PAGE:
I’m starting a Halloween scary contest

Let’s break an old Leaside law

I would like to see a return to the days when Leaside was famous for Christmas/Holiday lights and add gory glory for our Halloween spirit!

I have created a Halloween Decorating Contest with the help of Patrick Rocca of Bosley Real Estate, Rob Tremblett of valu-mart and Marian and JD of Sleuth of Baker Street. For contest details please visit www.halloweencontest.org.

Enjoy the spooktacular entries and winners on the site and the winners at www.leasidelife.com/.

Enter, if you dare! The deadline is midnight Oct. 28.

Our ghoul is neighbourhood and family fun.

In North America Halloween is now second only to Christmas in decorating splendor. 50 percent of adults celebrating will decorate their house and 81 percent will do it with new decorations. 

Leasiders may not go over the top like television’s Ina Garten with her black and orange dinner parties featuring black espresso martinis, but each year the outdoor decorating is more elaborate and stays up longer.

All that spree of zombies, pumpkins and inflatable scary things to greet revellers makes me remember that trick or treating was once illegal in the town of Leaside.

Under the guise of safety concerns, youngsters reported to their school for a Halloween party. This was incomprehensible to me.

The night of tricks, ghoulish goings on and ill-conceived mayhem fell flat in the school where you spent every ordinary day.

So I trick or treated across the border of Leaside.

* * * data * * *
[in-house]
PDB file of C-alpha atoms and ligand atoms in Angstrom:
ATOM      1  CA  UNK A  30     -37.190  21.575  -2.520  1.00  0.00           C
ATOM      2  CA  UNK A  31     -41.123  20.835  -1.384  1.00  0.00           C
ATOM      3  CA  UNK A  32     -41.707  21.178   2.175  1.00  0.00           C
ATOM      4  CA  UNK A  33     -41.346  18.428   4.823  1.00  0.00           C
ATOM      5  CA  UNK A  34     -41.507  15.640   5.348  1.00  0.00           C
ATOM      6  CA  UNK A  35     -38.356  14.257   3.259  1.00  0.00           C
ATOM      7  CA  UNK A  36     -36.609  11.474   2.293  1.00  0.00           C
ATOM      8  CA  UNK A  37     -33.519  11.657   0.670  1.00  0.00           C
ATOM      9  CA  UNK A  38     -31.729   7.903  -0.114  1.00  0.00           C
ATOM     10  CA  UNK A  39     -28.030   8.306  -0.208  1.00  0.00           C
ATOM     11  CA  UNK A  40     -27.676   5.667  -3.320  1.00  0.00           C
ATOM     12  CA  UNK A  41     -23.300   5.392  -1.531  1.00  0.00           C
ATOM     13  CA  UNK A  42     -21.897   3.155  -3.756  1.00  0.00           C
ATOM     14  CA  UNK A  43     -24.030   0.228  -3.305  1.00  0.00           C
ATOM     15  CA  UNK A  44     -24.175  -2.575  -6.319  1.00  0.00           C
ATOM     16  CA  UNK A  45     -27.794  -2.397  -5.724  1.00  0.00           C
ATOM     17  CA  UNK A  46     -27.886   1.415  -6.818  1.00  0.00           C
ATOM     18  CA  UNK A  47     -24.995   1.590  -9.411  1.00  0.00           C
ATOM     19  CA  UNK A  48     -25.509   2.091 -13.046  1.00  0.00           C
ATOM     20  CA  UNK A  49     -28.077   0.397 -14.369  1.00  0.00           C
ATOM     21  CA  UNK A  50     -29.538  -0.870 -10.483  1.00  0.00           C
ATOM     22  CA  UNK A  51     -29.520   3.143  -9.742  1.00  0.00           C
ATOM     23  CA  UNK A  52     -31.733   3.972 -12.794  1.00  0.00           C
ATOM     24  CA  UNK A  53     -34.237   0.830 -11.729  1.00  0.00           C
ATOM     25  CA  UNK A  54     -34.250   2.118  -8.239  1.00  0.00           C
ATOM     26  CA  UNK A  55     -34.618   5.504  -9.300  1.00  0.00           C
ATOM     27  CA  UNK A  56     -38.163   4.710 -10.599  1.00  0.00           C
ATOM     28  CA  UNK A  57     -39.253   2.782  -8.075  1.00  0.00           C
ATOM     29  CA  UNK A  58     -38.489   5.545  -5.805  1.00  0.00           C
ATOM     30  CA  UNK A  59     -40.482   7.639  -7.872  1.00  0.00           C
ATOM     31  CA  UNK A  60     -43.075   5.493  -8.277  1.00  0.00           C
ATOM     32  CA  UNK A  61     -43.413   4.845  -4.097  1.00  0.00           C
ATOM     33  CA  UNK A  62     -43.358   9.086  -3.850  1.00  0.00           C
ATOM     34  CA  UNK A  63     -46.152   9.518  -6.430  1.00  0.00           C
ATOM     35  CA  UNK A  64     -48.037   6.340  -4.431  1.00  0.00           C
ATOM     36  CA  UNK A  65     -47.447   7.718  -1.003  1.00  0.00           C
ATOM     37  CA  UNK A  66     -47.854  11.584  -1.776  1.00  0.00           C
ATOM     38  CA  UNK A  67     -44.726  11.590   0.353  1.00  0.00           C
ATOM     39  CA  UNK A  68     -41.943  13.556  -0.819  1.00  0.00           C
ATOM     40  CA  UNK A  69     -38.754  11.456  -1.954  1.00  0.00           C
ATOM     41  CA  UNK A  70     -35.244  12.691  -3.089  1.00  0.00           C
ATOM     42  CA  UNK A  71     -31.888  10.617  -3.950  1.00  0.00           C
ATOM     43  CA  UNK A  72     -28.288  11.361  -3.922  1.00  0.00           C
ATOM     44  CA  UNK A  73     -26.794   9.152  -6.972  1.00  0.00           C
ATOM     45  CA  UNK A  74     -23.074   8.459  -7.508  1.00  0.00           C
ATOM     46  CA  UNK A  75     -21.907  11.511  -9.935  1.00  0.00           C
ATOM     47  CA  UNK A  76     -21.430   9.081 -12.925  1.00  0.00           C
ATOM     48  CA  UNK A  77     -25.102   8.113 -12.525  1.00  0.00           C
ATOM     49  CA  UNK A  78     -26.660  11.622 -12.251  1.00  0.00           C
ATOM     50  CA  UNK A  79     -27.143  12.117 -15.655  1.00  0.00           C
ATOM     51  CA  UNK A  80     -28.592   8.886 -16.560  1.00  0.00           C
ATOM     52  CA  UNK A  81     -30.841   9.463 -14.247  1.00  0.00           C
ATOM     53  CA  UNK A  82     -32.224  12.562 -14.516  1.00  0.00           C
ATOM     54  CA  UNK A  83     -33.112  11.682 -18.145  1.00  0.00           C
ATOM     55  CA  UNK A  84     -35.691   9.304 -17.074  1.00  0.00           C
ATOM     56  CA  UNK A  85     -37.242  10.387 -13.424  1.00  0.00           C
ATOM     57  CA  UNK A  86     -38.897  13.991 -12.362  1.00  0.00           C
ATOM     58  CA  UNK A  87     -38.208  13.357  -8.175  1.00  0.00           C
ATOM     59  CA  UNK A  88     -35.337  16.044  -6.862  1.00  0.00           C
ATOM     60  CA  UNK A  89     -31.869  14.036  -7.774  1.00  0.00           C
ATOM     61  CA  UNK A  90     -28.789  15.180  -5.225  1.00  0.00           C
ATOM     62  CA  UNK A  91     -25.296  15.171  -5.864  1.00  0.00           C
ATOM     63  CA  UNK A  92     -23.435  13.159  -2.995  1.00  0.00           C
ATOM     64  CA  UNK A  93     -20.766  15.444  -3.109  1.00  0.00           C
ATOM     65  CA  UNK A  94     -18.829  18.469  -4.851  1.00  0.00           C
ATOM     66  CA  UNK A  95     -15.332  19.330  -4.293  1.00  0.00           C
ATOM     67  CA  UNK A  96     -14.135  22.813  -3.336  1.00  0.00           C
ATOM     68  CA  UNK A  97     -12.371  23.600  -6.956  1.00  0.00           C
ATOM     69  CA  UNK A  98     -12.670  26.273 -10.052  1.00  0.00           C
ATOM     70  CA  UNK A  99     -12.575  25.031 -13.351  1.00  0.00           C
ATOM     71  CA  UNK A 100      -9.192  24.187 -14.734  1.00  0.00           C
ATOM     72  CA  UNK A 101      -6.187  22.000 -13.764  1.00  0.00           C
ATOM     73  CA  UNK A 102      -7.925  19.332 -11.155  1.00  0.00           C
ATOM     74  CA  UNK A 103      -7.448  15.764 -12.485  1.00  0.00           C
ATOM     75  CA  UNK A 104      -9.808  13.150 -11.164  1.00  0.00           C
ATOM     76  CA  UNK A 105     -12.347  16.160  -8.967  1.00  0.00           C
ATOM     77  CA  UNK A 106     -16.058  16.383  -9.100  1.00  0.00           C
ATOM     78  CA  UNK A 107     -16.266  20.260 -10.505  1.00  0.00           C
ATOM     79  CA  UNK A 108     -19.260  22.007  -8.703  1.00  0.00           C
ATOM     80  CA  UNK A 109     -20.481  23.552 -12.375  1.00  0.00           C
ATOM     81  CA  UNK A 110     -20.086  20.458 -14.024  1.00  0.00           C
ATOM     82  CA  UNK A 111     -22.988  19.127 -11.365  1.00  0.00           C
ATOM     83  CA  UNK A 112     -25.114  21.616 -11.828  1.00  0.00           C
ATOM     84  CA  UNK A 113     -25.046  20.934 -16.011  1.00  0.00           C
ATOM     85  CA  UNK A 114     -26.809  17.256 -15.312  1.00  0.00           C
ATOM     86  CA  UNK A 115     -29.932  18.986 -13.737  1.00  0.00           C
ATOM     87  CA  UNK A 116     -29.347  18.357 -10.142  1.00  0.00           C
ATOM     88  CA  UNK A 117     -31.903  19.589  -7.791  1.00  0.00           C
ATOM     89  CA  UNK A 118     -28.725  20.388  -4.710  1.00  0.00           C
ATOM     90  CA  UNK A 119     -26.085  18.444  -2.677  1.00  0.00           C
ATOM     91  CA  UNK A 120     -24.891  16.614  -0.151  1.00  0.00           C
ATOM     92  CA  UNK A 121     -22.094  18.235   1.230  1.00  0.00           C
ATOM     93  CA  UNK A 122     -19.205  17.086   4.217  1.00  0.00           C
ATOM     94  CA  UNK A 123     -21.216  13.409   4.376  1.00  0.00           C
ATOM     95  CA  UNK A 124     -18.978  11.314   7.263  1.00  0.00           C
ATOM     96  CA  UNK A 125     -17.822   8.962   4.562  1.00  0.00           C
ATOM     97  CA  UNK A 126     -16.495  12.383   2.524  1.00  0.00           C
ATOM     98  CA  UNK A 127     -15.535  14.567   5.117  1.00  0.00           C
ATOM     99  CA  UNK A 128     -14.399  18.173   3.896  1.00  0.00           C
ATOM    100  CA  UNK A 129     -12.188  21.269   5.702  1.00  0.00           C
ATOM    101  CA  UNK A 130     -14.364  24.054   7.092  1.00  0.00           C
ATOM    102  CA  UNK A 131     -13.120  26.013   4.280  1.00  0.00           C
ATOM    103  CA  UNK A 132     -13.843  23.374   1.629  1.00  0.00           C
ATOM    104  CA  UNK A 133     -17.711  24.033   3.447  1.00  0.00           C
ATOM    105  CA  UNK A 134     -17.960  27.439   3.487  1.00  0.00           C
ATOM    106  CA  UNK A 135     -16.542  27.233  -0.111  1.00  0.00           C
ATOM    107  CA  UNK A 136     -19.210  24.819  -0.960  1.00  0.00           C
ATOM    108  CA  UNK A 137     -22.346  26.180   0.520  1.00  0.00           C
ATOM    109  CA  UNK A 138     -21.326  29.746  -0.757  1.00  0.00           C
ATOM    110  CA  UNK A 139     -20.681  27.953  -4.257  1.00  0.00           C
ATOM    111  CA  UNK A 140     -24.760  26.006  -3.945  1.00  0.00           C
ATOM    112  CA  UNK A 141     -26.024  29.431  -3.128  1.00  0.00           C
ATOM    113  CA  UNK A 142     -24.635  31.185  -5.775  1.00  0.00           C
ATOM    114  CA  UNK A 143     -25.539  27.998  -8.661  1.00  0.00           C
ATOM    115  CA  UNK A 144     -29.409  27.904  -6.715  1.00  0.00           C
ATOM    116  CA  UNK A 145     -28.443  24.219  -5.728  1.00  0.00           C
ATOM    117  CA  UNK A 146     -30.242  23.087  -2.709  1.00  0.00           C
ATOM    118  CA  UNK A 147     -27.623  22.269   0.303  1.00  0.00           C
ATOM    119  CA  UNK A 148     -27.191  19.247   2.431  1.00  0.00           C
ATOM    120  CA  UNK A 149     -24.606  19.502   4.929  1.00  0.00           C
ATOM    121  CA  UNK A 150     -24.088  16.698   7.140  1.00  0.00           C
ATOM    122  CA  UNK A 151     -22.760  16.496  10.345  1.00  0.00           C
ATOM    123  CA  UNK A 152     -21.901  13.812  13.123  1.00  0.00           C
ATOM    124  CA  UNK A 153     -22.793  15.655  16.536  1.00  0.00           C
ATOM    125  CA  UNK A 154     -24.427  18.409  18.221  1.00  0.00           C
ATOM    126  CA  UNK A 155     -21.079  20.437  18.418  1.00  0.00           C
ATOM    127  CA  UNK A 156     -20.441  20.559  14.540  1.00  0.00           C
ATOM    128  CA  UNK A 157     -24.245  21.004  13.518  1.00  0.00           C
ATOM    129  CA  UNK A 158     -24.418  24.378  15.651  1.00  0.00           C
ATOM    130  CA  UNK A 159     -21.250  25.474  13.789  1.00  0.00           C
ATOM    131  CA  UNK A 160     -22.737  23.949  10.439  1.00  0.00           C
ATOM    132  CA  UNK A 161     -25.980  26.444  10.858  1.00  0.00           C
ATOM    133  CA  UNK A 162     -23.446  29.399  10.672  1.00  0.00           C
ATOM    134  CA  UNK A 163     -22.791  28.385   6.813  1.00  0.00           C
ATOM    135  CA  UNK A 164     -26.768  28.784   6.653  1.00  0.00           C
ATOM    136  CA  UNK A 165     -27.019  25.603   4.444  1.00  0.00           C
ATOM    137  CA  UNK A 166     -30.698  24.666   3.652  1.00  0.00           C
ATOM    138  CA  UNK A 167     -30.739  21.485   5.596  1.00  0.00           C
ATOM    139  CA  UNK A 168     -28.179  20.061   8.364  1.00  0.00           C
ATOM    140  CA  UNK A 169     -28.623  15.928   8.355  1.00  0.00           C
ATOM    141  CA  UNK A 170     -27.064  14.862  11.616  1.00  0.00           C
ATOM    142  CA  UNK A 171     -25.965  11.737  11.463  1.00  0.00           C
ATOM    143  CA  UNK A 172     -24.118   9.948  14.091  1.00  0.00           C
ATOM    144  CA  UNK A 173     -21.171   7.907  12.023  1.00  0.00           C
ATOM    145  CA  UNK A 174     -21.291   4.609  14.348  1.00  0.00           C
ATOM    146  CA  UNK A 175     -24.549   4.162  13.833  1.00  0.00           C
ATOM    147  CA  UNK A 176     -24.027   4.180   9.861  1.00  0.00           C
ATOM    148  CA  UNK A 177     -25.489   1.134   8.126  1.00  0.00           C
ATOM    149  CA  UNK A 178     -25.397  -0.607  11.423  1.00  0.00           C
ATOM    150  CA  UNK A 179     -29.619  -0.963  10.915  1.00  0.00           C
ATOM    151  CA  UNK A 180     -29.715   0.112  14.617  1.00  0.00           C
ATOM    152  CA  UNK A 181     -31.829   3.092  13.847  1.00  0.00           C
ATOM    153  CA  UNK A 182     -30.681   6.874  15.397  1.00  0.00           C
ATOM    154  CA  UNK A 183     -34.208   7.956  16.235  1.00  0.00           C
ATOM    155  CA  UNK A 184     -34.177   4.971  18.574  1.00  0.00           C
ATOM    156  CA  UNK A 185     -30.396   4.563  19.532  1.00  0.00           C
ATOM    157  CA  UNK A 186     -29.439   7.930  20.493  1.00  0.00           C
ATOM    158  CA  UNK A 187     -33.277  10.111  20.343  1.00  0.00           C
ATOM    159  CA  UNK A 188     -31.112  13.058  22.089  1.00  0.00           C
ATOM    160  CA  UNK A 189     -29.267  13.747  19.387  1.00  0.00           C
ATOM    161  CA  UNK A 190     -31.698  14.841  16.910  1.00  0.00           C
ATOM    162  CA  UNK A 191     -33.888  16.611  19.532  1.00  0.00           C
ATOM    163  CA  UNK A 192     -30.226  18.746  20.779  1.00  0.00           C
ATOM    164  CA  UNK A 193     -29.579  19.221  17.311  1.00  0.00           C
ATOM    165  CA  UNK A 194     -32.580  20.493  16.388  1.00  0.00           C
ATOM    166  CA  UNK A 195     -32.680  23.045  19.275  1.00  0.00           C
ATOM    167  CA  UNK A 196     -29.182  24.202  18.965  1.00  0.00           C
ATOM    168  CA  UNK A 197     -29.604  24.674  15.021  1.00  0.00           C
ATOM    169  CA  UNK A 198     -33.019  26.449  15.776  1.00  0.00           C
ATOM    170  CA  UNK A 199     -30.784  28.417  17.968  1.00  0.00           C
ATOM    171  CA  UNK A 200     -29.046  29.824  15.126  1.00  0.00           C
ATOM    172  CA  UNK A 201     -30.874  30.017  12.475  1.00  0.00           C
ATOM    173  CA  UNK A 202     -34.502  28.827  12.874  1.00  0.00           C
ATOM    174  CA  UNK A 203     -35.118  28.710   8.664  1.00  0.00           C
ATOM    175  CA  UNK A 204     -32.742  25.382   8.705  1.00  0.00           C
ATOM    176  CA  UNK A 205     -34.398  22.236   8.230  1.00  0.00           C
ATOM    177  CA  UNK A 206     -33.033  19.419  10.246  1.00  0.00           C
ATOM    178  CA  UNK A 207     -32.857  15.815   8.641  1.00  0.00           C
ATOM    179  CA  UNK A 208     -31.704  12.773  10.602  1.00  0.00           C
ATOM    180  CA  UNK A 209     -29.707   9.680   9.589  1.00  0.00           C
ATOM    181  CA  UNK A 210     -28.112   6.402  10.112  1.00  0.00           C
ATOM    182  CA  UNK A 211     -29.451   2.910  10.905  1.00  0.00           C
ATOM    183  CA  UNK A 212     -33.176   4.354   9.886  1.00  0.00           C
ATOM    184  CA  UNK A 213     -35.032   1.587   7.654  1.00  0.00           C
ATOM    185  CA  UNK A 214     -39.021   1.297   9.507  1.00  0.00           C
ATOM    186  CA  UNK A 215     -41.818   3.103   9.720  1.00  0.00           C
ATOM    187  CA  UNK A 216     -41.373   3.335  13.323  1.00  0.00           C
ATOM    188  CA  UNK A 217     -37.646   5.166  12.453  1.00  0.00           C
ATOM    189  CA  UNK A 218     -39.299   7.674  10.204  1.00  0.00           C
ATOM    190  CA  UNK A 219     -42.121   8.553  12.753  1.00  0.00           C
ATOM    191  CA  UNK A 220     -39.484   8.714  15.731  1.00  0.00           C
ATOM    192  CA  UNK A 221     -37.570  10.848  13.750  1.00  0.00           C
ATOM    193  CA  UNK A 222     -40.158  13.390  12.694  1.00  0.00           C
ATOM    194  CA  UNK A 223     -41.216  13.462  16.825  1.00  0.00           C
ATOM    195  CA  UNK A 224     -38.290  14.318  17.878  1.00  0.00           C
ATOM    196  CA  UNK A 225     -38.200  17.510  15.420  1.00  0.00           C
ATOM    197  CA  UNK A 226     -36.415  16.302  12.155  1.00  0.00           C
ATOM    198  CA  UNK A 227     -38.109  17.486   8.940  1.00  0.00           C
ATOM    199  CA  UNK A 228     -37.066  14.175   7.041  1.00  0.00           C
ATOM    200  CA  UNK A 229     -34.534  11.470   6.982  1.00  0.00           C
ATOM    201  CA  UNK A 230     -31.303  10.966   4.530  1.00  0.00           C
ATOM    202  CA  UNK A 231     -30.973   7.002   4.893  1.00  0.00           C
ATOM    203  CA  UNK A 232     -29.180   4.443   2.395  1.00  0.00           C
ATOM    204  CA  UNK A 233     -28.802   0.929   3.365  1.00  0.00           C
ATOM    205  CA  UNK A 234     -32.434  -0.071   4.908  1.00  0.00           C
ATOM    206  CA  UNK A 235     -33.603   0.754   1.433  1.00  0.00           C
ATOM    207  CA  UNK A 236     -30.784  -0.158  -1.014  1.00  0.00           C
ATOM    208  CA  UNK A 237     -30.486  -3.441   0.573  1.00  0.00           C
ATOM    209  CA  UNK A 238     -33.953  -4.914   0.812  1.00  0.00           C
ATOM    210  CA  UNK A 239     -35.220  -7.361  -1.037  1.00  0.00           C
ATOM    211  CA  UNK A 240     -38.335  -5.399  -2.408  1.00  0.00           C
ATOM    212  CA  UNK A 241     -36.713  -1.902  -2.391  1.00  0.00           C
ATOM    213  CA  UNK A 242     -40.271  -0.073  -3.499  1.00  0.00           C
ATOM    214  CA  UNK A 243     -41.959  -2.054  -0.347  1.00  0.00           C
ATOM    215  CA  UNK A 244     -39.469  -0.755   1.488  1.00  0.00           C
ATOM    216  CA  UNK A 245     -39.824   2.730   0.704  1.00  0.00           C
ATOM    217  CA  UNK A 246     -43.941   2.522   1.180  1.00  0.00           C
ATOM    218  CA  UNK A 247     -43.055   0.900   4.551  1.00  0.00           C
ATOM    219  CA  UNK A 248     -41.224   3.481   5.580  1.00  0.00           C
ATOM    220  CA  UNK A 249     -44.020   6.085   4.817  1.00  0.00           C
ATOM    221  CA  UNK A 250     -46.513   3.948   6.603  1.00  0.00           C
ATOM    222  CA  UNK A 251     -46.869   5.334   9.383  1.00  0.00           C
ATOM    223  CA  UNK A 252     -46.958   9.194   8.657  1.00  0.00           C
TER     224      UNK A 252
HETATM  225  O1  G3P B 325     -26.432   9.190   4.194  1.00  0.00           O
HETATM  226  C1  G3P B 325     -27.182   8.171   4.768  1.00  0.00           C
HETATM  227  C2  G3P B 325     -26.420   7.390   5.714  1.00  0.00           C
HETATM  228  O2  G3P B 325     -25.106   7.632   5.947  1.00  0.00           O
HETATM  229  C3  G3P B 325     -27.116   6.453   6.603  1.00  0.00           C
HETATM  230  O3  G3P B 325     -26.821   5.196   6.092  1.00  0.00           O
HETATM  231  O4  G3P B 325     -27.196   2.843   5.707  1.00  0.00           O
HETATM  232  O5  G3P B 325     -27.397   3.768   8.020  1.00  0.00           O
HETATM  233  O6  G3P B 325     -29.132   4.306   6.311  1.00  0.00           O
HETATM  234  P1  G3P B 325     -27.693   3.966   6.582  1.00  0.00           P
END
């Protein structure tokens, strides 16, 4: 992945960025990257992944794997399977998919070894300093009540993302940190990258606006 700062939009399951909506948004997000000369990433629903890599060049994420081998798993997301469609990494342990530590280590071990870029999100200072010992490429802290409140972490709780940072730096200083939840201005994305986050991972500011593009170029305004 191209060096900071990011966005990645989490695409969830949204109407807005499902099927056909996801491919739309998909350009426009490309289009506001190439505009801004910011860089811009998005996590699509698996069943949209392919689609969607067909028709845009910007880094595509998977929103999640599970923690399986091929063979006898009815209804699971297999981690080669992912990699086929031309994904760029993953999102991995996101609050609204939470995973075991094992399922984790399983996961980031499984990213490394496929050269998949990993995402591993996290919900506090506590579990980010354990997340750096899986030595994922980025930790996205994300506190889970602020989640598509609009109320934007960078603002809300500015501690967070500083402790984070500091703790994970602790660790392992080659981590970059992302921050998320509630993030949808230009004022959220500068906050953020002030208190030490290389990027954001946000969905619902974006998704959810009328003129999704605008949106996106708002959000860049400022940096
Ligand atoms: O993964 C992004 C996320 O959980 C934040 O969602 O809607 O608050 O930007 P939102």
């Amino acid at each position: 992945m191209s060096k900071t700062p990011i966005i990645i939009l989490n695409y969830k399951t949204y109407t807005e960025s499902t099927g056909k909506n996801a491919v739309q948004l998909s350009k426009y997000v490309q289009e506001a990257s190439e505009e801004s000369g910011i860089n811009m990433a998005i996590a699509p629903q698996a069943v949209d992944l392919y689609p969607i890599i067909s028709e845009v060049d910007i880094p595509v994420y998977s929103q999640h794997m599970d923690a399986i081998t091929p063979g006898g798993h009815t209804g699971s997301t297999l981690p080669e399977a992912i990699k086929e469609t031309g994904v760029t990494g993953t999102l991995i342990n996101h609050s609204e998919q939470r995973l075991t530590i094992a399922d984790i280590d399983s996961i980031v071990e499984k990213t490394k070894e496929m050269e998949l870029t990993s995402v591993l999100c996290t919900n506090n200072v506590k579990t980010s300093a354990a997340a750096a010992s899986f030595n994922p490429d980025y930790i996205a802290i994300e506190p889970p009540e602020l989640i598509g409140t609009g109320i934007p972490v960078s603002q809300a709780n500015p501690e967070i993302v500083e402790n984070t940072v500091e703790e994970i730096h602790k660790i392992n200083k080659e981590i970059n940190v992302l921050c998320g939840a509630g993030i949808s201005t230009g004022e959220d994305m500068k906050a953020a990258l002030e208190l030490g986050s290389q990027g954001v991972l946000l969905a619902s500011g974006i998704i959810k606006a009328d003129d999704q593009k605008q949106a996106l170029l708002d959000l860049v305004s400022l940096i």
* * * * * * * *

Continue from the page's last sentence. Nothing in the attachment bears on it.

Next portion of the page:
I understand that kids now come to Leaside where candy foraging is the best. We are doing our share of carrying the Canadian load of candy spending — $322 million for October 2010.

And it’s not just kids who enjoy Halloween. As you move through the age cohorts the level of participation increases.

In the old days my spookiest moment was always the trip into the heart of Leaside to let my grandparents see my homemade costume and to get my loot bag stuffed.

My parents were children of the depression with the usual era-induced terror of authority. Taking me to Grandma’s house was living a Grimm fairy tale for them. They were terrified of breaking the Leaside law!

I was smuggled from the car into the side door (no outside light to welcome us this night). This was the true other worldly spirit of the day for me.

Today my Halloween fun is more sophisticated with gravestones from the movie Resident Evil and wooden crosses from Anthony Hopkin’s error in judgment Dracula 2000.

My neighbour told me that he was stopped at my house by a passersby who wanted to know when the small graveyard had been closed and did it bother the homeowner to be next to grave markers.

He gleefully re-enacted the man’s expression of amazement when he touched a grave and realized that it was styrofoam.

One person’s illusion is another’s reality as I discovered last year when the local raccoons ate my row of pumpkins — burning candles and all. The enjoyment of spooky illusion for me was just a hot vegetable for them.

Article written by Karen Fraser.